Inevitably, most of what I remember is only what I did or did not do myself. I must judge from this late vantage now. Much of what Leon and Richard heard or saw or accomplished at Mark Hopkins College had little to do with me. Too often I was not even there at the time. I was off in my own reveries or at the jobs I took to pay the bills. There was no time to tell the tales of the old Latches Hotel, where I was night clerk for a couple of years, or hear more than passing reference to their first jobs when school was done.

How I might have influenced them is problematical, but that they influenced me is not. Richard loved—still loves—jazz and blues music. Listening to that, along with his enthusiasms cast into the air made me listen. I still listen to old Jazz and Blues because of that. Leon’s appreciation for Classical music set me off on my own journey through hundreds of composers and that music is still a key to my life. Everything I write is produced to the sound of a particular composer. My sense of Mahler determined the way I wrote I Imagine My Salvation. Rachmaninov is the background for several novels, including The Dark Heart of Night. But I don’t think any of my own enthusiasms altered their trajectories. It is easy to imagine why.

Of the three of us, I was the rawest of youths. I was more the sponge. I wanted to write novels but I still had no firm idea of what it was I wanted to write about. Reading was a commonality between Richard and I. However, Richard’s appreciation of literature as I recall went to the modern of Beckett and Joyce and Nabokov, while I was already infatuated with the Nineteenth Century of Melville and Twain and Kipling. Leon was already a good clarinetist and aspiring to be better. Morning wake-up calls were often his practice exercises. His single-mindedness was inspiring to me.

Richard is taken with an idea of intersectionality and how his life was altered by recurring themes beginning there in Brattleboro. He tells us about his theory. But this must then be true for each of us, and understanding the depth of that might require another fifty years, at least. I play with such ideas in my novels because I can conjure up the circumstance to make it so. To limn the actual occurrence of intersectionality in a life lived with all the influences of others as well as of time and place is daunting. Perhaps it is enough to look across the abyss with two friends.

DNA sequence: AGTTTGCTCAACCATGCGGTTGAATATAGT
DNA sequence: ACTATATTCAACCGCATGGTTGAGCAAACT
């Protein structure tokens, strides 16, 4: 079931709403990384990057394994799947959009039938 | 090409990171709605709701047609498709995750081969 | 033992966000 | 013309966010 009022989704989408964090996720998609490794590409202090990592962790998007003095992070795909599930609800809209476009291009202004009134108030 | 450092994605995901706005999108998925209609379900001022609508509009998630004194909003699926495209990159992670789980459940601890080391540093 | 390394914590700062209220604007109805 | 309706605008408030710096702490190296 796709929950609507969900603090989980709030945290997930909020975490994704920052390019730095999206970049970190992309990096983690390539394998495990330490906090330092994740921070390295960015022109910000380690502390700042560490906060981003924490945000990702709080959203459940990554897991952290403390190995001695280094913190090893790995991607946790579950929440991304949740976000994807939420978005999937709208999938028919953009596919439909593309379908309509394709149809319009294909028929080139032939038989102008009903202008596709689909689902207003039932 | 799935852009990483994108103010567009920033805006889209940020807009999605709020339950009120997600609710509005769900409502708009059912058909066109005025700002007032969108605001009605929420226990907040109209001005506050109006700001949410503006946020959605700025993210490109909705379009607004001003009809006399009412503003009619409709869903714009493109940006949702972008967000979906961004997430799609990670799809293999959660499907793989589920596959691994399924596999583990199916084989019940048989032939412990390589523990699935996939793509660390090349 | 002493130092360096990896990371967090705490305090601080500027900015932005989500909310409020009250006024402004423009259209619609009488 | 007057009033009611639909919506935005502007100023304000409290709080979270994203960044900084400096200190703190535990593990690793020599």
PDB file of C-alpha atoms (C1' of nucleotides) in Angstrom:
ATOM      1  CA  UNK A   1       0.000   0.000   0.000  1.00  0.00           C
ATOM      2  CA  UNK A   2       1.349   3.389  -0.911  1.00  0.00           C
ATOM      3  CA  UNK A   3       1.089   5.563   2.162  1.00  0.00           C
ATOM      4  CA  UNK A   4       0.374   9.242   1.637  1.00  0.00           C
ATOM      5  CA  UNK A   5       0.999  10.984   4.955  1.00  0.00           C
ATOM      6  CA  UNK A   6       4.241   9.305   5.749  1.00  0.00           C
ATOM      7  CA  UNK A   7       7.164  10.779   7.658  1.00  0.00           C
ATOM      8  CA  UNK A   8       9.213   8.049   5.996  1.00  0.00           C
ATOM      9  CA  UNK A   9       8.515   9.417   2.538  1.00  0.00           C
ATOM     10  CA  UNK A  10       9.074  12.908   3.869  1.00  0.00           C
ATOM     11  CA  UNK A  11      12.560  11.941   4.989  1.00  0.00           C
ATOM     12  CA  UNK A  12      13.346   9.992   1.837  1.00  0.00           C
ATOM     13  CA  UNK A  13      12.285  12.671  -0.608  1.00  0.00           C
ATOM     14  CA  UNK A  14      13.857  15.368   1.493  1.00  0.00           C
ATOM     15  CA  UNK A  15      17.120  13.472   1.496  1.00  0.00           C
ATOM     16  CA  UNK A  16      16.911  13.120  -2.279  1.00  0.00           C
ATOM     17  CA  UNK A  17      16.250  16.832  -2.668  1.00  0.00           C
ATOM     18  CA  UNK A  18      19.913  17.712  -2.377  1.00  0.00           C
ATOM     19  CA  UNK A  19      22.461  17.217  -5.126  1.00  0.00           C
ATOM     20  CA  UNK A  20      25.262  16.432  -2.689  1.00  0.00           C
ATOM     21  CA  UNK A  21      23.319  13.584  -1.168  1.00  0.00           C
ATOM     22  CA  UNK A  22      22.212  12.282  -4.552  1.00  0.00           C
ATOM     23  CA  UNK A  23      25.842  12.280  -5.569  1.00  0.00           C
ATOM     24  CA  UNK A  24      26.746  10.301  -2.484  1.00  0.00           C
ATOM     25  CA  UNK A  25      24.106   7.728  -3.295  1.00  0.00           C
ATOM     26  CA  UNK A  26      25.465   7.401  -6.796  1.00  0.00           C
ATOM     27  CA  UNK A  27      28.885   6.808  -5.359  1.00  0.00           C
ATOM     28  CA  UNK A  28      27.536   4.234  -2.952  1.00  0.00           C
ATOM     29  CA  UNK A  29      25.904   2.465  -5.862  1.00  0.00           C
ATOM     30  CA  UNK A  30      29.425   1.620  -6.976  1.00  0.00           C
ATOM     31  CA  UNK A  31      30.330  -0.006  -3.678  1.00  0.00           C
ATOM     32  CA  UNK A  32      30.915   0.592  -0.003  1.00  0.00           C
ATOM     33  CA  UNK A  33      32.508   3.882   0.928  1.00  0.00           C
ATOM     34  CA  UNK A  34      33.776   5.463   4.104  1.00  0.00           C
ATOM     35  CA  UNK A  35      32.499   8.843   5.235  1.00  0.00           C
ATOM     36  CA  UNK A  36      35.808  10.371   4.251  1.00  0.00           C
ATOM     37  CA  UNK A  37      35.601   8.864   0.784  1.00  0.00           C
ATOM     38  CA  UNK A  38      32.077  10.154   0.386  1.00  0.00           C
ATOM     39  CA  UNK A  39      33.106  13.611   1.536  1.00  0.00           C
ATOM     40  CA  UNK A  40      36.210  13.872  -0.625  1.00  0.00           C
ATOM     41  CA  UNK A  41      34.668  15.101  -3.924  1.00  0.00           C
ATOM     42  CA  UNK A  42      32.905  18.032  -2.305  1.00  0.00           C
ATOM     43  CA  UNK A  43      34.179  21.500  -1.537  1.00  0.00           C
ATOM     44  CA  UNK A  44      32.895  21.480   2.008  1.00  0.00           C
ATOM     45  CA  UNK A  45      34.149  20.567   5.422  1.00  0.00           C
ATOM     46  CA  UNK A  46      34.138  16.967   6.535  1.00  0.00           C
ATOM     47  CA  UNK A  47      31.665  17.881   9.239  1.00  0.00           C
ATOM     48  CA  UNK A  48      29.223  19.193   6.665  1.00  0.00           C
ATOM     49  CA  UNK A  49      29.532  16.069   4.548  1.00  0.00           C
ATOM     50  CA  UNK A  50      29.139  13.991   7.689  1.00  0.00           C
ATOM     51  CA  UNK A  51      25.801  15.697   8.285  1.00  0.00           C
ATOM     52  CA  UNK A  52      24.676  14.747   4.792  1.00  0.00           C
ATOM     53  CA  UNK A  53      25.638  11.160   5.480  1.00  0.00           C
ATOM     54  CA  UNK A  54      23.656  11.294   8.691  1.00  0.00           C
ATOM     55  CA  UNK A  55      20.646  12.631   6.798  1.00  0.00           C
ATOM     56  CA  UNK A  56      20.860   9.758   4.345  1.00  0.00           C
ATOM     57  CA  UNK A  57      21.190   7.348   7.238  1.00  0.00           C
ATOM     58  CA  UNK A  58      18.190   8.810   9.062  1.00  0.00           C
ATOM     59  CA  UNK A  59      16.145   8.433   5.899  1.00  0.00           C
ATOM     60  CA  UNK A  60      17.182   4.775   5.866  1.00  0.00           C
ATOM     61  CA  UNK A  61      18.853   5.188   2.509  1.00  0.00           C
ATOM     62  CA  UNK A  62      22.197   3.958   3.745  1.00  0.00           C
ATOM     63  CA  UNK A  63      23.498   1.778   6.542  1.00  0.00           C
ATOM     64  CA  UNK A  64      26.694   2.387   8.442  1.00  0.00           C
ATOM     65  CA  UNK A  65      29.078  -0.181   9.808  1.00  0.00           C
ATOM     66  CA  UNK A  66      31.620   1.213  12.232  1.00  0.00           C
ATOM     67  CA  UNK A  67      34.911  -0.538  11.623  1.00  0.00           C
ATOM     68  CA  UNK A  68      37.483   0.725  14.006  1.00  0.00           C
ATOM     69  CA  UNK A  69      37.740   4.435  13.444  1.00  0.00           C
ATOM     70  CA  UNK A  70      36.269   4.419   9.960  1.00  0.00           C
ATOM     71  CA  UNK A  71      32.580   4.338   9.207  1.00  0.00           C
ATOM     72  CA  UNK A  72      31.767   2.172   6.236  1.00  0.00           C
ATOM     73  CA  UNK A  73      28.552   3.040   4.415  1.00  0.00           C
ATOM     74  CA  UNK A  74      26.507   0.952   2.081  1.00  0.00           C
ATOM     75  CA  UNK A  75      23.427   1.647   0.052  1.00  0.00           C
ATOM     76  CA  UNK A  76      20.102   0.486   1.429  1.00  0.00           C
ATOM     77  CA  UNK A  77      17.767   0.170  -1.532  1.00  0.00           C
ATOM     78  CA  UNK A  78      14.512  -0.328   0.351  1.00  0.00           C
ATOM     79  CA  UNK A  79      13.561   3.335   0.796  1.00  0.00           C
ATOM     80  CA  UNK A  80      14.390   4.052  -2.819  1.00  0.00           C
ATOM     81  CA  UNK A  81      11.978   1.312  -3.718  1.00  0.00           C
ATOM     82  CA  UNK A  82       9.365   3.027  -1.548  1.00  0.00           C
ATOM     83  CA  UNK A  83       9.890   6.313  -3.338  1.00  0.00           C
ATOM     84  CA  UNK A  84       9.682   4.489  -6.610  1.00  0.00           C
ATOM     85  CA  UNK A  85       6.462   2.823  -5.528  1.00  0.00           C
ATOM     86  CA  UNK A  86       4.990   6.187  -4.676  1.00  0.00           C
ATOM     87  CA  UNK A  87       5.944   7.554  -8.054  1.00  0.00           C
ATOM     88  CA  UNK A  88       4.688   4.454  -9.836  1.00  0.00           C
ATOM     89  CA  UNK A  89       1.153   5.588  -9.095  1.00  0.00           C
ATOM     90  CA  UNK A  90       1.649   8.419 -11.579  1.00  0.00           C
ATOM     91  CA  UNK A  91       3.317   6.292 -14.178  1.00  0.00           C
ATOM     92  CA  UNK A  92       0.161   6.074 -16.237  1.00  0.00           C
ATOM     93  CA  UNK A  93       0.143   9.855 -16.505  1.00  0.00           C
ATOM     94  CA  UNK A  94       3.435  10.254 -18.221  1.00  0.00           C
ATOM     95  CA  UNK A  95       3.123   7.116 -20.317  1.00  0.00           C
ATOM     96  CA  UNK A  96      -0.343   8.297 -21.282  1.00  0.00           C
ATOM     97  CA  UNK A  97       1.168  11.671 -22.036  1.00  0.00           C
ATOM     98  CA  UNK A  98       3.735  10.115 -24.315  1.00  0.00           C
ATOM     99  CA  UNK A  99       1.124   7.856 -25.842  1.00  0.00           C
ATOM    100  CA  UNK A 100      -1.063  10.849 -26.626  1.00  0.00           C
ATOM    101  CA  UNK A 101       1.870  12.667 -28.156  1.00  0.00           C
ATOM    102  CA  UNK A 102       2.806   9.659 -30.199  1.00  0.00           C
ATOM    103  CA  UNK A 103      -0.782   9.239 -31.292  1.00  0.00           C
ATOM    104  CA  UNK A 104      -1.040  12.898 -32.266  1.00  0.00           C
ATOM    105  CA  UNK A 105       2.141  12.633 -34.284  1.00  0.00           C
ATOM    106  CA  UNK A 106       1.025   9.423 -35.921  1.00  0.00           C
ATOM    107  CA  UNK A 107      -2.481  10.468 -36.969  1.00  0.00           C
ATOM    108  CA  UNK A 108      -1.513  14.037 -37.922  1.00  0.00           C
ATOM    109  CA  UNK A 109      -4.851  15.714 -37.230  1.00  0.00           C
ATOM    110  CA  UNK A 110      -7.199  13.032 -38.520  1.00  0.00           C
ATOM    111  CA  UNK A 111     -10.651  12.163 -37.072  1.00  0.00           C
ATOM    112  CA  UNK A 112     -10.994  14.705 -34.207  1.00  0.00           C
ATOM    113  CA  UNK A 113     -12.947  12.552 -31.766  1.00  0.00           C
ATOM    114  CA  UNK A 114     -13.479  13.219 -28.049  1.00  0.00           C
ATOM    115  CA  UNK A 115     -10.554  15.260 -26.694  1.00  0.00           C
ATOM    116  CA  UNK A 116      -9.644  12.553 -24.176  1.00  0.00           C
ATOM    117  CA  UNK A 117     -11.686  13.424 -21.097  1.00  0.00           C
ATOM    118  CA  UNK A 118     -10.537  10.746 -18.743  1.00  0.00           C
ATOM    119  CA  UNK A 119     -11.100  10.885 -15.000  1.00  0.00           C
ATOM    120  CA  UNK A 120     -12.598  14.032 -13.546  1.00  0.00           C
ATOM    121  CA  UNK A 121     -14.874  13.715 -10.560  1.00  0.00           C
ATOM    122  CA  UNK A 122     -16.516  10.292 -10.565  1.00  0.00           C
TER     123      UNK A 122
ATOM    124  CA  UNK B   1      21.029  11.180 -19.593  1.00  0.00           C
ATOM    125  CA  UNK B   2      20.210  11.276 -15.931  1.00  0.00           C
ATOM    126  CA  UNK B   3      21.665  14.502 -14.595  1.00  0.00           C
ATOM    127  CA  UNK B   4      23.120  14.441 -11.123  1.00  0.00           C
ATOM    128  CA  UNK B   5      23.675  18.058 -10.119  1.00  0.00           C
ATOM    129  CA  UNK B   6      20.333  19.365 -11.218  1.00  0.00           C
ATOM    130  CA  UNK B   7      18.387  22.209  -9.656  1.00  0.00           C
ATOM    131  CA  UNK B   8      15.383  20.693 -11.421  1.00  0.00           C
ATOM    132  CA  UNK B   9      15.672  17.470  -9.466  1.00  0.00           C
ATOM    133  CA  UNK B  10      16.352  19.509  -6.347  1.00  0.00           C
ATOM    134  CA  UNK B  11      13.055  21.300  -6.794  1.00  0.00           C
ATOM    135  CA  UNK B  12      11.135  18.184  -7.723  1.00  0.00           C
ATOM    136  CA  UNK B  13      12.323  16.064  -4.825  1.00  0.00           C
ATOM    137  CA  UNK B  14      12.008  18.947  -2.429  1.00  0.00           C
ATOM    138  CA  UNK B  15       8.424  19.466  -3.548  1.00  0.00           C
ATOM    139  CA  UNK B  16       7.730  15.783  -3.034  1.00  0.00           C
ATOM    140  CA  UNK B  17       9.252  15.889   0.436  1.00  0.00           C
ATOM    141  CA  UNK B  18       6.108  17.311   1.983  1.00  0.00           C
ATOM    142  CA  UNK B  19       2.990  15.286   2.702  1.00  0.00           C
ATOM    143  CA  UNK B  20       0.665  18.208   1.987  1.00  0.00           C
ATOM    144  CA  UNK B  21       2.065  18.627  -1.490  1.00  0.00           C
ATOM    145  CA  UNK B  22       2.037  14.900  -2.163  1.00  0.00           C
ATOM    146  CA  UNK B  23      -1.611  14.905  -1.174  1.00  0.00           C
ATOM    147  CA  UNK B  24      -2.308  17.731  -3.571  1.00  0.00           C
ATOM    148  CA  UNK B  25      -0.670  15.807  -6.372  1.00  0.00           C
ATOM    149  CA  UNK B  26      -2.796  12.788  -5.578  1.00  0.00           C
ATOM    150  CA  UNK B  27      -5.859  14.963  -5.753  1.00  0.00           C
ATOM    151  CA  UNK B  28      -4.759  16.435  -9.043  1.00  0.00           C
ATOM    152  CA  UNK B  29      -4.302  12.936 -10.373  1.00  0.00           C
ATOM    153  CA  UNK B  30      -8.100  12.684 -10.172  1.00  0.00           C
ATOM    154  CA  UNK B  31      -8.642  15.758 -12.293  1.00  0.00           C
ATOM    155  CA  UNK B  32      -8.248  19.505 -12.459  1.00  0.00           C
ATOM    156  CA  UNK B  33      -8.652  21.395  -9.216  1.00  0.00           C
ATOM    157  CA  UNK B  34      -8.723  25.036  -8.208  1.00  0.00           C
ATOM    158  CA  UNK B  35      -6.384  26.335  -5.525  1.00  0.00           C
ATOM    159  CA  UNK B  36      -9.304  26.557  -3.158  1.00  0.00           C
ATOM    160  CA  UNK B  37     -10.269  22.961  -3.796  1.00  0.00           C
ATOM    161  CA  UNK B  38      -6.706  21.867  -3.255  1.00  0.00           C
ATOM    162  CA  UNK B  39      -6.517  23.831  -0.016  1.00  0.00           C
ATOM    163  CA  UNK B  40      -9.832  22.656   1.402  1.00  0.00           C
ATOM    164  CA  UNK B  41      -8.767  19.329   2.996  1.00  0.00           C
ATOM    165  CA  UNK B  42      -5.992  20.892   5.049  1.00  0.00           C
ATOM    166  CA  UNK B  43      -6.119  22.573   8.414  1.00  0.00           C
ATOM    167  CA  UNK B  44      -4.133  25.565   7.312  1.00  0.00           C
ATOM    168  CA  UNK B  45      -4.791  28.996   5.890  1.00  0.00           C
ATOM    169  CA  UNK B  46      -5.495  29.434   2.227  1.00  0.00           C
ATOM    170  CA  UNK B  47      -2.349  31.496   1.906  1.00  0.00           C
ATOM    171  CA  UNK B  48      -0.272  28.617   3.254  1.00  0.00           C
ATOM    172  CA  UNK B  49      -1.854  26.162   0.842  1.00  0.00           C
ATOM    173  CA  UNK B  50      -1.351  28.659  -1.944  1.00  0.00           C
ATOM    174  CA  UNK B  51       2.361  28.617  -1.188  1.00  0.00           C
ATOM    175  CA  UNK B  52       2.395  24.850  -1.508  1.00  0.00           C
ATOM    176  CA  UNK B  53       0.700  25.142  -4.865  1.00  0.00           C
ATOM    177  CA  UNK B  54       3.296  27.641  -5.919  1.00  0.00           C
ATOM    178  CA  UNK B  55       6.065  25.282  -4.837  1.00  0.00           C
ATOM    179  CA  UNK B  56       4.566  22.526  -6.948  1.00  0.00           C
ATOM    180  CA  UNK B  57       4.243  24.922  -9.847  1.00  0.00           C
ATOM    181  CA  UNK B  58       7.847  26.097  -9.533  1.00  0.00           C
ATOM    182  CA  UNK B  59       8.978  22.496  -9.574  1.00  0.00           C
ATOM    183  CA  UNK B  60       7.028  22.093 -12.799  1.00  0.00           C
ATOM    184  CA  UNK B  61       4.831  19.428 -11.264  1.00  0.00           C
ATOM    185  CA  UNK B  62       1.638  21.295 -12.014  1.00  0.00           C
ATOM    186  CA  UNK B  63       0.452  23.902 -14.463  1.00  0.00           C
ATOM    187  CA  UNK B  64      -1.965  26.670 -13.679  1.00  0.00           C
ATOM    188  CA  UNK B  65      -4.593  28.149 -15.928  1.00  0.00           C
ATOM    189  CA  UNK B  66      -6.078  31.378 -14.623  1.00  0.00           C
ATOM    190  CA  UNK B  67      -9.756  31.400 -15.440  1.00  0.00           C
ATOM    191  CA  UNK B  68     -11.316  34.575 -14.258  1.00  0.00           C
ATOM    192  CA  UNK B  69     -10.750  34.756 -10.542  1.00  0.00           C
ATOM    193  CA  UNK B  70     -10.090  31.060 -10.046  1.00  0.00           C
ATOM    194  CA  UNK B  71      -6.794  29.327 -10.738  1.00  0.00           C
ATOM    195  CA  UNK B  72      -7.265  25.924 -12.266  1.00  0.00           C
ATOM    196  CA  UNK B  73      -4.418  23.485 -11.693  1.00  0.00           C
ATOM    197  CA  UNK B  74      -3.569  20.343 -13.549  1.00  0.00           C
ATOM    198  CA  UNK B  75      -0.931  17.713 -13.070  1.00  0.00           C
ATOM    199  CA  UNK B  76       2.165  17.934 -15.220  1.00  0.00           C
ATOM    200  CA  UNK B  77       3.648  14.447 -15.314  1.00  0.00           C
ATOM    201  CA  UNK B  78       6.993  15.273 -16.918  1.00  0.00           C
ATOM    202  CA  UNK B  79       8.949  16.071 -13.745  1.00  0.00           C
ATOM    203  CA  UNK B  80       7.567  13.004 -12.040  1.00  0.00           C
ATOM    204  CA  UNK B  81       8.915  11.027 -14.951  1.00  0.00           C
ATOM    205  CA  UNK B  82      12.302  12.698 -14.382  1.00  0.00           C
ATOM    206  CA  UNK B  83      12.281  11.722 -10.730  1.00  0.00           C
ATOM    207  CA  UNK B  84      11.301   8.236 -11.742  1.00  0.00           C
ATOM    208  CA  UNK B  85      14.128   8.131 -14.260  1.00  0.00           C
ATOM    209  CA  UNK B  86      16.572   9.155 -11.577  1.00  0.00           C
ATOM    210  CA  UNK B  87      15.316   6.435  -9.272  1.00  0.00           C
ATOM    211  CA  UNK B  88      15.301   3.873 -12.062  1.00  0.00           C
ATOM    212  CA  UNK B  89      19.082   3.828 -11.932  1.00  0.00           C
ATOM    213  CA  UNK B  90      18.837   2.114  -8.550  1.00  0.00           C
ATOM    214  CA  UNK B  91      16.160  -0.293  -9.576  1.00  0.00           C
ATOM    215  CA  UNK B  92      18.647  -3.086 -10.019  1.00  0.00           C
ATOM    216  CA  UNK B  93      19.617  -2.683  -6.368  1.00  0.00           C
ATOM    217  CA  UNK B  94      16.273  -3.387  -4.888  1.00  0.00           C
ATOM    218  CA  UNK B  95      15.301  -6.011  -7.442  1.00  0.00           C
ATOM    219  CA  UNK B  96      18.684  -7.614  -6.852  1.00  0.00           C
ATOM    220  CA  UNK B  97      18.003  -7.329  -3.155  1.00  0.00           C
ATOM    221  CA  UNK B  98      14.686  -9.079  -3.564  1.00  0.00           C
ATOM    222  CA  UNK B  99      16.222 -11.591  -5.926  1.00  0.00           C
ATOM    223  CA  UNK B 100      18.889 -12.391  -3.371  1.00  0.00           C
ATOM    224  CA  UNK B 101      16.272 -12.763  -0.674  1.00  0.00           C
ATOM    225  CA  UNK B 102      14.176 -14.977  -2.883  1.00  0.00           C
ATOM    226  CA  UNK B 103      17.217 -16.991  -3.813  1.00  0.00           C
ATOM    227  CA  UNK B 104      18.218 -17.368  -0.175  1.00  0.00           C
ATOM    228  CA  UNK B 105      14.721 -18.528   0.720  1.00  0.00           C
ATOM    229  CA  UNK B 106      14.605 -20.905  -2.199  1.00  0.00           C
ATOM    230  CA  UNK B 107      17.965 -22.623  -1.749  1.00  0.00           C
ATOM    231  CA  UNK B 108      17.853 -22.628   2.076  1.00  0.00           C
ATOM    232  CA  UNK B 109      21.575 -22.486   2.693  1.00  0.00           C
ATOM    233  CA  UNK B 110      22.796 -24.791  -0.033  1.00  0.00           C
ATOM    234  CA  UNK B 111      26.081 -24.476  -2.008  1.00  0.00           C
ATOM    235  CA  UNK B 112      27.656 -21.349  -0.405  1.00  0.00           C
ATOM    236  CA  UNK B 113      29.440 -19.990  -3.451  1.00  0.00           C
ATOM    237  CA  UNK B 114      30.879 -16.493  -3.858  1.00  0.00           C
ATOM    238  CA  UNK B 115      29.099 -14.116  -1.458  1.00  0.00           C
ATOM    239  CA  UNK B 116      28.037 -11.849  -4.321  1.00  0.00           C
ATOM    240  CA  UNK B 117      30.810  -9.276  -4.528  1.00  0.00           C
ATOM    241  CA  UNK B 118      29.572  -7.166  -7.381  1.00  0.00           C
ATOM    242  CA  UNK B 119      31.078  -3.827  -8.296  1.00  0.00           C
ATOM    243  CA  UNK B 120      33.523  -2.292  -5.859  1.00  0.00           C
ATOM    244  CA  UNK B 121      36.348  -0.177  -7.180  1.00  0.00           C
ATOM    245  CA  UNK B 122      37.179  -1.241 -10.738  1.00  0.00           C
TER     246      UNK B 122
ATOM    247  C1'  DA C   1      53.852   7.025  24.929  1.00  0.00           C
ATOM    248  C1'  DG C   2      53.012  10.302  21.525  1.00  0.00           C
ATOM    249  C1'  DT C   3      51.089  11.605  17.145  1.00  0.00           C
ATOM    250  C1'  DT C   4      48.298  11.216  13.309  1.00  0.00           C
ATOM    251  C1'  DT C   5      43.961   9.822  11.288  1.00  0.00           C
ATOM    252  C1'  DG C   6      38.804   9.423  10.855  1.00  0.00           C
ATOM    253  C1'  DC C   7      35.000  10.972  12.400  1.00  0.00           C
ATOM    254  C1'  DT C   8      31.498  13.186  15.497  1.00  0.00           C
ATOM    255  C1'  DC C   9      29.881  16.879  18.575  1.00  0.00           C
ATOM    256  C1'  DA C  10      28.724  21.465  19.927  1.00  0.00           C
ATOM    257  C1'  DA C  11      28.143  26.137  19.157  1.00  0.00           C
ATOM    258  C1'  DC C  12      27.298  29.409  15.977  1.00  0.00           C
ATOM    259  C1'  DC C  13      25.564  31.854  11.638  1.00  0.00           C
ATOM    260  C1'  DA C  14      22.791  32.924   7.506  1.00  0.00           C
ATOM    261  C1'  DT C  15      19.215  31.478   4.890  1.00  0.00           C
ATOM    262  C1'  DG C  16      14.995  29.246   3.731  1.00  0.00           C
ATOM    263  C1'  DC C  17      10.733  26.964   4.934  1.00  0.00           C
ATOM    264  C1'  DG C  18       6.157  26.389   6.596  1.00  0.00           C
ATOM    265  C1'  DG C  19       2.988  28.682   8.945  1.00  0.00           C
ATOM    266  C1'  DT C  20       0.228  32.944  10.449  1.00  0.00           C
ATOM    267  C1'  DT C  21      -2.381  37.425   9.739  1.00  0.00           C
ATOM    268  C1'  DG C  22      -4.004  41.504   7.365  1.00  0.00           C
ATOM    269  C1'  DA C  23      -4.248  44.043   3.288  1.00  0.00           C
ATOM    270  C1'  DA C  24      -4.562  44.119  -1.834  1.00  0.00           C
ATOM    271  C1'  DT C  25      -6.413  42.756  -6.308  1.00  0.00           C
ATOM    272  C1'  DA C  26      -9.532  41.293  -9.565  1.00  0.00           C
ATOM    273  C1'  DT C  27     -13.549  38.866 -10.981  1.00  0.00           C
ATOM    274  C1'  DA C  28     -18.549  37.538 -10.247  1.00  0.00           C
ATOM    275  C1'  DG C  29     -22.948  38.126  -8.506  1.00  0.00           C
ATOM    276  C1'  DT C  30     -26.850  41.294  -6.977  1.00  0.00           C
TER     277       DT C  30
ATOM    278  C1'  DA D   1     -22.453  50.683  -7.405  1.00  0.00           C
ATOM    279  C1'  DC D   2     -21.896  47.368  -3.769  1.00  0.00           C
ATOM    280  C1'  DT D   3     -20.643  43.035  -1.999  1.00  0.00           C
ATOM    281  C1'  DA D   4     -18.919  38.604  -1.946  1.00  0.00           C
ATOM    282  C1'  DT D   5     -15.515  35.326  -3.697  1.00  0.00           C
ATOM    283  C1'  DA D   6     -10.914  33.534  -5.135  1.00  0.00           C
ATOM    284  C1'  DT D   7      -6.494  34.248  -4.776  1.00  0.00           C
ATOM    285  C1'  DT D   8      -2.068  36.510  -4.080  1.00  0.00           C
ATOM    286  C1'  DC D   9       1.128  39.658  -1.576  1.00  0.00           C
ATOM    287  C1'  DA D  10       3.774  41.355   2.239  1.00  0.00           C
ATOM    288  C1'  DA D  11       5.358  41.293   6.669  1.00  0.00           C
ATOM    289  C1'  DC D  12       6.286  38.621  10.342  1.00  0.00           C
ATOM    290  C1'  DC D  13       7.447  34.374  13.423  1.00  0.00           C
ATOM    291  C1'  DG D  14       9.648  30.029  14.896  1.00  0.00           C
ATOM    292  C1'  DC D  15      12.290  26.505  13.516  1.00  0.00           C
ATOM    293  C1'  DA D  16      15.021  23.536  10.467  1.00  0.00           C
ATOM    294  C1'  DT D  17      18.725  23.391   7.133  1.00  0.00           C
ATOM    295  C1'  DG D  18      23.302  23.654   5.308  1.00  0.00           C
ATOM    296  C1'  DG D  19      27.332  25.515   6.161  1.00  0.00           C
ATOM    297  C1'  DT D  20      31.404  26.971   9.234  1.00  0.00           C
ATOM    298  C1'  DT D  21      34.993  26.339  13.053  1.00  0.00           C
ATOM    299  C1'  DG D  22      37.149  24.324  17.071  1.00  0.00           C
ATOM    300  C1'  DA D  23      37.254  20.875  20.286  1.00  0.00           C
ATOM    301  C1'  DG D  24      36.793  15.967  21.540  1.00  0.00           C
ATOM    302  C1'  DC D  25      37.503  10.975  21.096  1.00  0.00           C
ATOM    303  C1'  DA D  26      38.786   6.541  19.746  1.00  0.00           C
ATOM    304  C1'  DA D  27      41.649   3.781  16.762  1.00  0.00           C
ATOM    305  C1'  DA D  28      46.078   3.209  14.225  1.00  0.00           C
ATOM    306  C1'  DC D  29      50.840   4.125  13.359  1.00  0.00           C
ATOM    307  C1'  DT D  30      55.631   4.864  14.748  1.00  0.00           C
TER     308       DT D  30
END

My two friends have had wonderful careers and done marvelous things and they both attribute much to the college for what they were to accomplish. As I do. In common with most college students, everywhere, my trajectory in life was forever altered. But for better or worse? I can’t know. I can, however, consider those things I did afterward and look for the genetic material of old Mark Hopkins. He was profligate, even in his own age.

And too, I cannot see all of that in the same way now as I saw myself there and then. Not along with them. Not at such a distance. I was at the edge of a life I could not then really yet imagine, even while trying to create it as best I could, just like another course of study; even as I first listened to the tones of Alan Hovhaness’s The Mysterious Mountain and the Mississippi blues of Robert Johnson. That was my truest course of study at Mark Hopkins, after all. But I still can’t read music .

I am fairly certain that I would have written my terrible first novels one way or the other. And so, at our reunion I listened to their stories, in amazement for all they had done with their lives, and they fit perfectly again with those characters I had known. Amazing! Had I been brighter, could I have predicted anything else for them so long ago? No. I could only sit and listen. And later, sit and wonder.

We each differ in our politics, but we well avoided any of that false territory and concentrated on the realities of our lives, and the things we had done, and the memories that now bind—bind us each like a book—to that school and that nearly lost age. Nearly lost. For we were there as witness to something that happened in that place. And it is written.